Anyone who has eaten a Turkish meal will be familiar with mezze, the tradition of serving many different dishes at the beginning of a meal alongside grilled meats or with drinks. The word mezze (or meze) translates from a Persian word meaning ‘a pleasant taste’ and the dishes are designed to stimulate the appetite, complement larger menu items or soak up alcohol. Really, there is never a time when mezze is inappropriate.
The custom of sharing many small plates in this way was adopted by traders and travellers, in need of something to sustain, or sop up excess alcohol; they would graze on the various dishes, padding out meals with bread. In the eleventh century, when Turks were converted to Islam, the drinking stopped but the grazing continued, leaving us with the tradition we enjoy today.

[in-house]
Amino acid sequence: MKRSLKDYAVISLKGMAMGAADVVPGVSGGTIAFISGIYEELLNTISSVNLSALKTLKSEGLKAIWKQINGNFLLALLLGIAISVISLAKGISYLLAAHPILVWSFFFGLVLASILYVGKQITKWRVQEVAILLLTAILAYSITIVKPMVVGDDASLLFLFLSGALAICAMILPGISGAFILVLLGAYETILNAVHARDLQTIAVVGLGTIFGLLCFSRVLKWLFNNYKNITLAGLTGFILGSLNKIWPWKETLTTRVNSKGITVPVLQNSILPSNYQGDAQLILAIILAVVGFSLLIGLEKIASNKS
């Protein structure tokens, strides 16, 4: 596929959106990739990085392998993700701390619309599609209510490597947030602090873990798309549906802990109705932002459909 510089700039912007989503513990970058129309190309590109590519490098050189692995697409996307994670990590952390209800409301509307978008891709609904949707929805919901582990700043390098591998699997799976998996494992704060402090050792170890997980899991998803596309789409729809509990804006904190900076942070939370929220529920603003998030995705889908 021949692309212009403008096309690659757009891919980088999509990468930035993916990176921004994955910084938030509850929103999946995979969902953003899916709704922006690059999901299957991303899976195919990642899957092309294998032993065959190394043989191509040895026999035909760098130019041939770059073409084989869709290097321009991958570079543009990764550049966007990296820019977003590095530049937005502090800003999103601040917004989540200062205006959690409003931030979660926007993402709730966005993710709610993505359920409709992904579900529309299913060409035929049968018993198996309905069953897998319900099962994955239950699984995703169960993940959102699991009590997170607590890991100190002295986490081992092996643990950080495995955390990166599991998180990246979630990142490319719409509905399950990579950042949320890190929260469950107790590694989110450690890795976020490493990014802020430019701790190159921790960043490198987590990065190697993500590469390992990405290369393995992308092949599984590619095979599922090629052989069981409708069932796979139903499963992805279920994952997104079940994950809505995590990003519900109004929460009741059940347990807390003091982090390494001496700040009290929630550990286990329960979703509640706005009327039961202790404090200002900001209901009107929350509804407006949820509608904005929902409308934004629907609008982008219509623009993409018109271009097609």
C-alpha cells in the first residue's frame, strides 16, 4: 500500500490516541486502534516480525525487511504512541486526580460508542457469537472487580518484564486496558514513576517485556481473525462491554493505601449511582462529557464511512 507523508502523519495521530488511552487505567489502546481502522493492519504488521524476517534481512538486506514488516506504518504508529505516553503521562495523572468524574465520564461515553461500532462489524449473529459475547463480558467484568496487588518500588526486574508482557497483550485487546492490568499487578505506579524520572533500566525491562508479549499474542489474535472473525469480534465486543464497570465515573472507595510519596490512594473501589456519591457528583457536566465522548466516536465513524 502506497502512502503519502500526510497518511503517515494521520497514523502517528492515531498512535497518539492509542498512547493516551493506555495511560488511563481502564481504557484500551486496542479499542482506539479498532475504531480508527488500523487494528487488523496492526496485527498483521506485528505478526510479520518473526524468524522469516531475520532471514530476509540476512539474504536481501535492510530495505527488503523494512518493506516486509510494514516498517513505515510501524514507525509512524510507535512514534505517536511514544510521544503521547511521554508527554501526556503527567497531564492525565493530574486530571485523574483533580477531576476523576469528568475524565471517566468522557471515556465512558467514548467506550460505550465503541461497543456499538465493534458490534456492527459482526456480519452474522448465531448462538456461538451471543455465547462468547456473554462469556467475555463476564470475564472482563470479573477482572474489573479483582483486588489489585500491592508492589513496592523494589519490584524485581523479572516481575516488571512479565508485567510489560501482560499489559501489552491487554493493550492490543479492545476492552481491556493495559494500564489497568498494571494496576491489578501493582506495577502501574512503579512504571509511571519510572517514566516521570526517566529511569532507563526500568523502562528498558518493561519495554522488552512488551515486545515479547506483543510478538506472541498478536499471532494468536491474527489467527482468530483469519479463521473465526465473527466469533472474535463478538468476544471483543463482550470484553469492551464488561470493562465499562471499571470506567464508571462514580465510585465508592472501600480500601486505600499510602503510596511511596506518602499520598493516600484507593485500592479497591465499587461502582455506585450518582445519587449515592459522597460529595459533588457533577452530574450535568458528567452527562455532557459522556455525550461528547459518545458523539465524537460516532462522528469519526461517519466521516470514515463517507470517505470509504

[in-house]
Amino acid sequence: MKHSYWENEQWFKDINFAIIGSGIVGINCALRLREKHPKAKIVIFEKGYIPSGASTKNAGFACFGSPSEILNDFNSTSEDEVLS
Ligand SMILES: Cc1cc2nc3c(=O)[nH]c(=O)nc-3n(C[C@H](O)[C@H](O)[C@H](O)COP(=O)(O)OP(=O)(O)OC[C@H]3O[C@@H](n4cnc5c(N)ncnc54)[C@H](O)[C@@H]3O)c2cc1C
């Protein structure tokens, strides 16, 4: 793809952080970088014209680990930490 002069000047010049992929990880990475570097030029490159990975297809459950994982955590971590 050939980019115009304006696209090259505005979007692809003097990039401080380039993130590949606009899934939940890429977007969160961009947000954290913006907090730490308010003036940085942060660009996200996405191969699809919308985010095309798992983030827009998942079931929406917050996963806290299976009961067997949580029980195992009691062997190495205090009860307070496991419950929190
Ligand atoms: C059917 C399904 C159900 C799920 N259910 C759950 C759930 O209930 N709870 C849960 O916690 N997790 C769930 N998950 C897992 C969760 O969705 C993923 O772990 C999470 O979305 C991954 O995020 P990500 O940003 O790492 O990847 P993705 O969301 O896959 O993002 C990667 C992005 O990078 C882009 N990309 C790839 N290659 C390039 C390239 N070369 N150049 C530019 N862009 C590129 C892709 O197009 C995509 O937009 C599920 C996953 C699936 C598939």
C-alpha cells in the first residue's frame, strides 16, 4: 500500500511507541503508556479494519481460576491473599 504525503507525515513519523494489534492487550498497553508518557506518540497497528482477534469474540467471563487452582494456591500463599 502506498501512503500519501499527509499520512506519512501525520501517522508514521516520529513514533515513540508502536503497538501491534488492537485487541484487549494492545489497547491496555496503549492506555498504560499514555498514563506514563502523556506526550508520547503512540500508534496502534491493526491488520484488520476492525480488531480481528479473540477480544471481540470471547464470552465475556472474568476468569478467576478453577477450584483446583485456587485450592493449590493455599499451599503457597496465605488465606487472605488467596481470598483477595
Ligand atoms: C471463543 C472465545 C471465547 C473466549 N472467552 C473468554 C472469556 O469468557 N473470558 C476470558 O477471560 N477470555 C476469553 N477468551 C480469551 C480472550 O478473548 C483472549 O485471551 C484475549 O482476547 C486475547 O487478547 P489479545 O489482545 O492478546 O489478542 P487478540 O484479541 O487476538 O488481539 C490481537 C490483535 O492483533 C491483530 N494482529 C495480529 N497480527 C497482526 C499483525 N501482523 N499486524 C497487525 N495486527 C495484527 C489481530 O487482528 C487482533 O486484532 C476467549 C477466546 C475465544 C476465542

Mezze evolved over the years, from simple arrangements of a few ingredients eaten with bread to more elaborate and impressive recipes developed in the palace kitchens of Istanbul. Some of the most carefully prepared mezze are to be found in meyhane, which are a little like Turkish pubs. I remember visiting the fantastic Çukur Meyhane in Beyoglu, Istanbul, a bar/restaurant which specialises in the aniseed spirit Raki. The walls are lined with bottles, many of them marked with customer’s names, ready and waiting for their owner’s return. They also serve good mezze, and it’s the combination of atmosphere, food and free-flowing Raki that keeps people coming back for more. This perfectly sums up the experience of eating mezze – convivial, with many hands stretching across the table, scooping, passing plates and tearing bread.